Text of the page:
top of page

In Plain Sight

Andrew Maughan

7 Dec - 13 Dec 2021
11 Jan - 30 Jan 2022


Daniel Benjamin Gallery is pleased to present In Plain Sight, an exhibition of paintings and sculptures by Andrew Maughan, in his first solo show in London.


The paintings in this exhibition are part of Maughan’s ongoing series of works obsessively centred around the image of a male protagonist known as The Great Assassin. Inspired in part by the famed Zodiac serial killer, specifically a police sketch detailing the unusual home-made outfit he wore during an attempted double murder.


“The story of the Zodiac (a man who murdered people, used the news media to spread fear, disinformation and increase his own infamy, then got away with it all) echoes that all too familiar story of power-hungry white men who abuse their position. A white man, hiding in plain sight, who never paid for his crimes.”

-Andrew Maughan


In Maughan’s works, his Great Assassin is simultaneously aggressive yet distressed, and wears a hooded mask made of black hair with two large eyes cut out from the canvas. Whilst oozing dark, perplexing perversity, he’s often depicted engaging in the most mundane and naive of actions. In Monkey’s Blood he enjoys an ice cream on a clear day. In Le Cercle Rouge he smokes a cigarette whilst out in nature. In much in the same way that Philip Guston’s hooded Klansman works breed both panic and folly, so too these works slowly unveil a vocabulary of violence, phobia and transgression.


Similarly, Maughan’s Great Assassin is 


“A metonymic coagulation of several sinister streams of Signification, swirling around art and history. The monstrous, magnetic confrontation of Edvard Munch’s The Murderer (1910) here spills into an ideogrammatic infantilisation, of both design and definition, that echoes Sidney Nolan's Ned Kelly paintings.”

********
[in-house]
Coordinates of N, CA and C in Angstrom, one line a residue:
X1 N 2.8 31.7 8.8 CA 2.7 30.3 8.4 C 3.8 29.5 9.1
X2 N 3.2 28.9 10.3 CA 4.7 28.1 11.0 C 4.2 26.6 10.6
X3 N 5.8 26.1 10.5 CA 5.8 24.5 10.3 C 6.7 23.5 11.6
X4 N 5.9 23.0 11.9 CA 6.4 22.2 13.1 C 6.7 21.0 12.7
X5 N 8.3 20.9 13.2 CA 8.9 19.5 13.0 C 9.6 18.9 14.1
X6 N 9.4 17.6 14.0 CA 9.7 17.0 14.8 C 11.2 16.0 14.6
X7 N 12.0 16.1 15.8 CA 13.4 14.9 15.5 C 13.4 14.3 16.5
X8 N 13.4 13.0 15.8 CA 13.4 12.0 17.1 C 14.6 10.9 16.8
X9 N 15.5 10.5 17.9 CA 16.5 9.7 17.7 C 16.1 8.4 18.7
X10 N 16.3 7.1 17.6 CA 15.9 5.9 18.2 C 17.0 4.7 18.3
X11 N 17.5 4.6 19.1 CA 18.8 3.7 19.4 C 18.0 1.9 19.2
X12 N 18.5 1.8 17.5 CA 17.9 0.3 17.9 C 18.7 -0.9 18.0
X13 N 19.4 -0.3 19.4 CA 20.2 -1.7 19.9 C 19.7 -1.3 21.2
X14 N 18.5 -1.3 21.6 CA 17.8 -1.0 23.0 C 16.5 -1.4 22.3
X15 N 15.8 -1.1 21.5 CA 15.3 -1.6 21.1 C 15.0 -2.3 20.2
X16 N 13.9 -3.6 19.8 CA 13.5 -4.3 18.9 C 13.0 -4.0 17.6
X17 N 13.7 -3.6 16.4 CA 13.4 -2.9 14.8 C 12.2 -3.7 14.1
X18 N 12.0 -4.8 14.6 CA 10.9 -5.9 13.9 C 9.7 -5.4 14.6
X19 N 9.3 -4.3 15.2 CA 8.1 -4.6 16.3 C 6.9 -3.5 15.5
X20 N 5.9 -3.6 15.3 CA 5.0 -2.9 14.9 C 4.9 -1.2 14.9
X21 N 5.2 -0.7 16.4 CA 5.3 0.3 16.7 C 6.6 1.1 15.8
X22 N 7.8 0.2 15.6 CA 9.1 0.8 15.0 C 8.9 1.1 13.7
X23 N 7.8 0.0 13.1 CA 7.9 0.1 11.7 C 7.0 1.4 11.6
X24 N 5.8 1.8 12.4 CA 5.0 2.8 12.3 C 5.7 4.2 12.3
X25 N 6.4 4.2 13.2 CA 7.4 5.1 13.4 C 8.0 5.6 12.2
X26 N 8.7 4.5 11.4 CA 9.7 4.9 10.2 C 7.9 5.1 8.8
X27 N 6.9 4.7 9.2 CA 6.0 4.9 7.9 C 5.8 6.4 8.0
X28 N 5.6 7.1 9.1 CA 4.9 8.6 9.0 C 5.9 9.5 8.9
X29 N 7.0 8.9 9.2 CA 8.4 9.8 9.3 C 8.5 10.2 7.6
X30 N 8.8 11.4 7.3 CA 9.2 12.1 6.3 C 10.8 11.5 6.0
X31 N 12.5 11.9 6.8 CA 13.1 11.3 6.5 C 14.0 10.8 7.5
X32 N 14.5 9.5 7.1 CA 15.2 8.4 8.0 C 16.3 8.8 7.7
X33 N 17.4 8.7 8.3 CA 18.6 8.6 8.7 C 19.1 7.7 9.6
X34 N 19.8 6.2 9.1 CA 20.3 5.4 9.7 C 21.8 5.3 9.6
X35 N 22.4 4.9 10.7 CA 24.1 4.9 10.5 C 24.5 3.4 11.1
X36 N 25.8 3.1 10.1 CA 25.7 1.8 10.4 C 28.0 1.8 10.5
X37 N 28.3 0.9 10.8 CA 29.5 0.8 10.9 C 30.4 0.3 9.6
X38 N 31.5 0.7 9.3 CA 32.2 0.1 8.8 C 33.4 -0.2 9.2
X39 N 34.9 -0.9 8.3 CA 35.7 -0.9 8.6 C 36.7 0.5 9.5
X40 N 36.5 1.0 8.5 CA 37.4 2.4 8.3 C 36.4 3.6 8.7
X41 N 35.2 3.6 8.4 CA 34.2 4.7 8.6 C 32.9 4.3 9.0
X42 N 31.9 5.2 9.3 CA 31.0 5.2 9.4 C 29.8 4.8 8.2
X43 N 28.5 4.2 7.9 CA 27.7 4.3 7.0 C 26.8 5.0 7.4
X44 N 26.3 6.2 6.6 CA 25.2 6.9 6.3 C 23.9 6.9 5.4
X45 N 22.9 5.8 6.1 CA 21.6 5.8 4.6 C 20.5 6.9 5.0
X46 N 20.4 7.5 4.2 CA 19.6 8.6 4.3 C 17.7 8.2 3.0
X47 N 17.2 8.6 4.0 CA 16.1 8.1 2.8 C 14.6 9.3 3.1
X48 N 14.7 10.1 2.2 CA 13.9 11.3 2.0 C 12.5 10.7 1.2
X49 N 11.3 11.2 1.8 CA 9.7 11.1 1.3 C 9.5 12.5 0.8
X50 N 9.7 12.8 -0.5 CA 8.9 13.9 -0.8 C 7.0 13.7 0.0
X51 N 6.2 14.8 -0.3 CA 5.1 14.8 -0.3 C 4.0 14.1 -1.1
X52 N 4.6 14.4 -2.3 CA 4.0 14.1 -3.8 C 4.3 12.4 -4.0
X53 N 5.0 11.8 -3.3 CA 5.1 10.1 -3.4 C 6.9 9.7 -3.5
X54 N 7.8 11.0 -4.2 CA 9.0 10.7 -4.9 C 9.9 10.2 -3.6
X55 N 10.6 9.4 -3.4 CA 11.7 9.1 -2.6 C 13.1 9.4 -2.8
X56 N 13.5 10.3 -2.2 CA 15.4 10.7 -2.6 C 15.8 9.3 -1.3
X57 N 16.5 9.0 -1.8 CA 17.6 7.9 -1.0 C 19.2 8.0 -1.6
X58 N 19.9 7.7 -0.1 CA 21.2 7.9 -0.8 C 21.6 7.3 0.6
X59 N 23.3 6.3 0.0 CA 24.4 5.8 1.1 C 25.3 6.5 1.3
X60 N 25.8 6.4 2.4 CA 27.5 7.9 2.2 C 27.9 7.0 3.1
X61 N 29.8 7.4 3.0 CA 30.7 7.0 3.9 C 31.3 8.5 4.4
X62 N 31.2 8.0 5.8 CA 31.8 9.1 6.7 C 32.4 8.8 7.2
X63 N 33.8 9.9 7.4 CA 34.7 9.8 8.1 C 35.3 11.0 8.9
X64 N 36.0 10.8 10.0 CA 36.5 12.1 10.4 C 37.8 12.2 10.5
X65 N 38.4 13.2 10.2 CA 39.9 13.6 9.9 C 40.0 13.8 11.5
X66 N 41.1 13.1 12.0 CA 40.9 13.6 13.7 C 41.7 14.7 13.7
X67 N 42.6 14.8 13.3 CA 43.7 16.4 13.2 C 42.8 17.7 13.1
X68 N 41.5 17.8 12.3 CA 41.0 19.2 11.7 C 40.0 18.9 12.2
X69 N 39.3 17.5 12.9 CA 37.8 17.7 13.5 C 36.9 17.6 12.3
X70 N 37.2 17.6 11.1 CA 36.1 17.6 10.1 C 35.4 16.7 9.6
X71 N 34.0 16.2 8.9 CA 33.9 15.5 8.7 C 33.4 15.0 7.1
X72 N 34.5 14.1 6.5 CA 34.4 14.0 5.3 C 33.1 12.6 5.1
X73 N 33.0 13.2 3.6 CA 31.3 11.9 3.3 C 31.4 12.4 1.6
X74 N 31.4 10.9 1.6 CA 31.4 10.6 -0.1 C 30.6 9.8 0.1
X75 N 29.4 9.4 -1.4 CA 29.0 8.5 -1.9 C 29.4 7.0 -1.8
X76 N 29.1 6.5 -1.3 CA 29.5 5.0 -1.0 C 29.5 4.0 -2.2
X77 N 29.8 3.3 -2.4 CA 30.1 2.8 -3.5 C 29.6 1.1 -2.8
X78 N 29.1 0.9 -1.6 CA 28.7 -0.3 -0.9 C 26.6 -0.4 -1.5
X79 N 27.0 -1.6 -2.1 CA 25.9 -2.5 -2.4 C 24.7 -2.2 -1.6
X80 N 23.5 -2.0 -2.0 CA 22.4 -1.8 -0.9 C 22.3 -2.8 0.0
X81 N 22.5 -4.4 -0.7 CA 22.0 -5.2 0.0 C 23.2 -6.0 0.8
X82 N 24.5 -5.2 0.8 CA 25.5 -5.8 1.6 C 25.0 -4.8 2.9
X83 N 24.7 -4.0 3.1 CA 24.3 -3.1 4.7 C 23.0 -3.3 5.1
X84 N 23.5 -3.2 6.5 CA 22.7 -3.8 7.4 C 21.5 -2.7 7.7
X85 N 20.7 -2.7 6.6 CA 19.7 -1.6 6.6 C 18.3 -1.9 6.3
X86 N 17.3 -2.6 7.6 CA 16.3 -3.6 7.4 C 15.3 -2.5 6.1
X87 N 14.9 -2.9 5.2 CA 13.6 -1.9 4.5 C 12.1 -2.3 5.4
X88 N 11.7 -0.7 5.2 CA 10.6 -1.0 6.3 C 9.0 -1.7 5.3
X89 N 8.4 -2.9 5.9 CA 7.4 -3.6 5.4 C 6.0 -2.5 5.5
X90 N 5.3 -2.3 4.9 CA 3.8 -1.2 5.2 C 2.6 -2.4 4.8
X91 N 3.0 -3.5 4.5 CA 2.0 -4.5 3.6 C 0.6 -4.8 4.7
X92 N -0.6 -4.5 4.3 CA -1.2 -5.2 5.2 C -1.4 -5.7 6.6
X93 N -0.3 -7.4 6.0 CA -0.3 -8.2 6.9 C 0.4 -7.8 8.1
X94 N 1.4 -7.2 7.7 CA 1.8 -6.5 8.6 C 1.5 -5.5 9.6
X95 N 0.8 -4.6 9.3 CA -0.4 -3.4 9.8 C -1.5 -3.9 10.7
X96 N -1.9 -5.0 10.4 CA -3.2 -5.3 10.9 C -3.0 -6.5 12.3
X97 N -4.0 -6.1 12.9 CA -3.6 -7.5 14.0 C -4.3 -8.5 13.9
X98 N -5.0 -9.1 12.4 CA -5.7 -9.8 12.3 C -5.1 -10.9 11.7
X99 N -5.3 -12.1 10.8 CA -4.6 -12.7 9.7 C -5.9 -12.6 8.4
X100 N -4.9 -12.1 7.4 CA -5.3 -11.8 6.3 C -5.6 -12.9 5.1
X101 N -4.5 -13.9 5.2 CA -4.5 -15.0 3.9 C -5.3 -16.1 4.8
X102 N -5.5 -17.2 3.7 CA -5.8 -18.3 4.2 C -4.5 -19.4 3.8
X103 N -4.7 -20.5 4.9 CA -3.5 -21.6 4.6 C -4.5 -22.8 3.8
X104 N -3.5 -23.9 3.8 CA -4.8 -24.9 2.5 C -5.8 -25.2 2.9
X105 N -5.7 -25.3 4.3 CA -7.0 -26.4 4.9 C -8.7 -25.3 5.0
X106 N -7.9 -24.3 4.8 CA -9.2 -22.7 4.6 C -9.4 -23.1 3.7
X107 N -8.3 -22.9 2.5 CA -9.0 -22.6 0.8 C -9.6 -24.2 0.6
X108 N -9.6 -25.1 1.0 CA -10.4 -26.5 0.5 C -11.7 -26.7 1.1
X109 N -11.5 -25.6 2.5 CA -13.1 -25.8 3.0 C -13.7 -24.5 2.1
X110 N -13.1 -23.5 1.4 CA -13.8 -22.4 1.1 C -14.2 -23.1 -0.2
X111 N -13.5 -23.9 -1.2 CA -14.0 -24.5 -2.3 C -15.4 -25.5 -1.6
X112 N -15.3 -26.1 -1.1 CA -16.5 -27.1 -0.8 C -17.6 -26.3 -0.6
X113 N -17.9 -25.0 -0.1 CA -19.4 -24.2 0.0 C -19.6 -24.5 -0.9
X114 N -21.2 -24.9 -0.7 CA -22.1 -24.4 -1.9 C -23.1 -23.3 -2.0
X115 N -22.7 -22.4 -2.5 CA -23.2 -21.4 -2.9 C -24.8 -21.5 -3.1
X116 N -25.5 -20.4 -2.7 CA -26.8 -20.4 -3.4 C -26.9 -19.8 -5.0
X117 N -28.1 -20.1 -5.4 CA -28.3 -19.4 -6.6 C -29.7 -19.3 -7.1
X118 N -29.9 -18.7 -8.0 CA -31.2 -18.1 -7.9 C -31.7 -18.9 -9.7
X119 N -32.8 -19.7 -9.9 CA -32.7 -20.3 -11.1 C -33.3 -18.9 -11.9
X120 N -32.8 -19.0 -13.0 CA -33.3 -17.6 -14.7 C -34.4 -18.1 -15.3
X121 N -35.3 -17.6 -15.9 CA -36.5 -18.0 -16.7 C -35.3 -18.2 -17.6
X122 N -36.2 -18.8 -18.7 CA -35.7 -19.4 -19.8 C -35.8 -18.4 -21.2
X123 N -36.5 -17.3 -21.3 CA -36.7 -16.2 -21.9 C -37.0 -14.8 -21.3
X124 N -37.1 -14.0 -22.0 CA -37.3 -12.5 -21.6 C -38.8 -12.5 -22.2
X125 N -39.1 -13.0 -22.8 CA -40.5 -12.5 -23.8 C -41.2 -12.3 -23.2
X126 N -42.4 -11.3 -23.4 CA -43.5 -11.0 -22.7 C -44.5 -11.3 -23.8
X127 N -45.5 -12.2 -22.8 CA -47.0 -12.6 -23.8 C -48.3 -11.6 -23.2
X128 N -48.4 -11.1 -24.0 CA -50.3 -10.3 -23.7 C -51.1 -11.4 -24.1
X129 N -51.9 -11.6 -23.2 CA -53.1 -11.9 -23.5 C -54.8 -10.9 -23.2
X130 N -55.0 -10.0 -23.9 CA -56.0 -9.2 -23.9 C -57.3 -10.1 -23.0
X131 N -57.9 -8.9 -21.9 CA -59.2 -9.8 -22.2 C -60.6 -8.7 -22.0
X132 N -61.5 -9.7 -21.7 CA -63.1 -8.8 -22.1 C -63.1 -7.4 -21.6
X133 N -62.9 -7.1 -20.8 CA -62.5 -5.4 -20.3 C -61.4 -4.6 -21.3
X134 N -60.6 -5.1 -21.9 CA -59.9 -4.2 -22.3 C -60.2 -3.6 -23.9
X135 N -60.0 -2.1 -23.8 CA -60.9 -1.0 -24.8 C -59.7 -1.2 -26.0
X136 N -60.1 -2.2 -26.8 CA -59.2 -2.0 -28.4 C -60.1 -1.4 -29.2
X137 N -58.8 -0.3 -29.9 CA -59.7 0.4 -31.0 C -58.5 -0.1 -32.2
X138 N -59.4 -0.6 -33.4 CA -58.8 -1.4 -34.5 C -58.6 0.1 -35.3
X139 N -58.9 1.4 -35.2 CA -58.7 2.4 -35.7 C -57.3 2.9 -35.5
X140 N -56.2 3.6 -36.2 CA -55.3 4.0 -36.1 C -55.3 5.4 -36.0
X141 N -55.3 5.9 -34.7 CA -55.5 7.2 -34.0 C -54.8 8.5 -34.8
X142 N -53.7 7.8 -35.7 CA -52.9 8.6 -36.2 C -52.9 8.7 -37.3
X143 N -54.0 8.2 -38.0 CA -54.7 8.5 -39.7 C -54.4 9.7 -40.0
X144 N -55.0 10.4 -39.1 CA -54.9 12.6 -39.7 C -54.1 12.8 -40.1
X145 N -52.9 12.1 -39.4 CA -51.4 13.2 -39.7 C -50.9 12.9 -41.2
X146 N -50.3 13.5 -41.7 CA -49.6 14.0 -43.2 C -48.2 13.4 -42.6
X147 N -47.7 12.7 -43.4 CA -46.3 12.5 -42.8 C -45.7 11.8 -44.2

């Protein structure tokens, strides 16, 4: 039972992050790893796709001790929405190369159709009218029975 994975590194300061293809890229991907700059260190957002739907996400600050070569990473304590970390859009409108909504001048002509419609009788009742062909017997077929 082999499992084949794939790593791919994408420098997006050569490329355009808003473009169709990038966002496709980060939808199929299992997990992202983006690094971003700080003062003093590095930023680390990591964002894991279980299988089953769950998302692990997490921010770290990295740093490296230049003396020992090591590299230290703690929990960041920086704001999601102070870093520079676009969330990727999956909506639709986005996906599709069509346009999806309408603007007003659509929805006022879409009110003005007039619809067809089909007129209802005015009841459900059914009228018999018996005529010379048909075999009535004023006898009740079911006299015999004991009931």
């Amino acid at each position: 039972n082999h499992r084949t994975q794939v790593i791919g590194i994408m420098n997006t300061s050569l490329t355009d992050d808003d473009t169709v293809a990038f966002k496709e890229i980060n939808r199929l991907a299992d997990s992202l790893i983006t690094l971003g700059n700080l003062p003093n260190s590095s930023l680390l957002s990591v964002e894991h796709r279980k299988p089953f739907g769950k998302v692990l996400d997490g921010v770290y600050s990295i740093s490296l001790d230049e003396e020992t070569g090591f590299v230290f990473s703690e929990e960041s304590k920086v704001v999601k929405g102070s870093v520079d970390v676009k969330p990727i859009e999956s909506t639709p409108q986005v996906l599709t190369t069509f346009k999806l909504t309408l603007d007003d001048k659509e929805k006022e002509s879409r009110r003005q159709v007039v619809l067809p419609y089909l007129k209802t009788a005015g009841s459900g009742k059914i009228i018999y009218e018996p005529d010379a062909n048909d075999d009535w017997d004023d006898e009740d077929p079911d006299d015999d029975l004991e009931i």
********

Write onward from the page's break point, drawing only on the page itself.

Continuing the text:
-Matt Carey-Williams, Victoria Miro Gallery


The innate power of the mask as an identity obscurer is further amplified by an inevitable yet subtle foreboding. The Assassin works seek to address the fear of ‘the other’, while oscillating between anxiety and the absurd. 


His passivity in the face of climate change, as can be seen in Notes from a Small Island, which addresses a specific, familiar brand of moral ambiguity: an awareness of being complicit in the problems of the world, but slow to sacrifice comfort for the cause. 


Sunglasses, Lidl bags, steel pans and darkness mediate the experience of the world, this distortion amplified by the media, which thrives on fear, and generates paranoia around contemporary events, from the poisoning of spies in Europe, the global pandemic, and the island-mentality behind Brexit.


Maughan’s interest in and critique of media sensationalism can be seen in The Last Man in Europe, the title of which is inspired by the original name of George Orwell’s 1984. The painting instantiates the bias often created by the media in its depiction of two opposing front pages of the Daily Mail; the page on the left portrays the day of Brexit while the page on the right illustrates the day the United Kingdom joined the European Union in 1971, both of those campaigns were strongly supported by the journal. The newspaper thus acts as both a mask and a shield for the figure who hides behind the ever-changing propaganda. Furthermore, in composition and colour, the work alludes both emotionally and visually to The Scream by Edvard Munch, a deep sense of anxiety for what the future can hold for us. The boot that is so prominent in the composition is clearly boasting “Made in England”, a nod to the iconic Dr. Martens, historically worn by British skinheads.


“If you want a picture of the future, imagine a boot stamping on a human face— forever.”

-George Orwell


Inhabiting the space are a cast of three-dimensional faceless figures echoing vintage Hornby railway figurines. A classic British toy, Hornby’s collection of miniature characters traditionally reflected white, middle- class, middle-England.

In this series, Maughan retains the awkward anonymity of their form, rendered in poorly-painted Jesmonite and swelled to life-size proportions. The work is inspired also by the fixed- smile dummies of nuclear test-site ‘doom towns’ in 1950s America. Much like building a model railway village, the work acts as a user’s own version of The Truman Show, where he or she is in full control the world and its reality.


Andrew Maughan (b.1987) is a final year postgraduate student at The Royal Academy of Arts, London. 

bottom of page